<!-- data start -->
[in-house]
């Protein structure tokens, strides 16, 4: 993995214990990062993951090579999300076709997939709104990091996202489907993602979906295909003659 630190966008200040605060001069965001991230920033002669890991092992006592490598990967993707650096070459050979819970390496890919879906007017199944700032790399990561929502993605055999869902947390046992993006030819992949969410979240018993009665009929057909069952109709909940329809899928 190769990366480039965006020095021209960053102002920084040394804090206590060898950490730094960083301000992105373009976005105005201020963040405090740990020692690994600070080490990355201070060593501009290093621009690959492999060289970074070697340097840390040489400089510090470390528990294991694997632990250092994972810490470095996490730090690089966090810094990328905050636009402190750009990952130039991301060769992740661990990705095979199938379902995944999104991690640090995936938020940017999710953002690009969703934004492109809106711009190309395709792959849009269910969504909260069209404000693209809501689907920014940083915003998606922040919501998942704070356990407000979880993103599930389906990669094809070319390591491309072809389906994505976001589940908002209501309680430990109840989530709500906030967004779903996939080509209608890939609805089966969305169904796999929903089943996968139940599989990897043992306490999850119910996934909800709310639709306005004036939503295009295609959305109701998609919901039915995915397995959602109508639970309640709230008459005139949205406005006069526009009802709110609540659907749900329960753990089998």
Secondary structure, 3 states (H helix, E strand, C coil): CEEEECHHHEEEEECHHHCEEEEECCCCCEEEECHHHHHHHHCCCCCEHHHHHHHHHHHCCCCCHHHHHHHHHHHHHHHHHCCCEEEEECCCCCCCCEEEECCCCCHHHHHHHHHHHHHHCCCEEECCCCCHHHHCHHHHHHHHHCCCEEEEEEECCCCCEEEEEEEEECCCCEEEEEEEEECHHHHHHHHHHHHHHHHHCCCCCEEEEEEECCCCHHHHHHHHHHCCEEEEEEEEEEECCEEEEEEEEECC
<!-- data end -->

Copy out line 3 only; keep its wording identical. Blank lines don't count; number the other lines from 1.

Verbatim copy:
Secondary structure, 3 states (H helix, E strand, C coil): CEEEECHHHEEEEECHHHCEEEEECCCCCEEEECHHHHHHHHCCCCCEHHHHHHHHHHHCCCCCHHHHHHHHHHHHHHHHHCCCEEEEECCCCCCCCEEEECCCCCHHHHHHHHHHHHHHCCCEEECCCCCHHHHCHHHHHHHHHCCCEEEEEEECCCCCEEEEEEEEECCCCEEEEEEEEECHHHHHHHHHHHHHHHHHCCCCCEEEEEEECCCCHHHHHHHHHHCCEEEEEEEEEEECCEEEEEEEEECC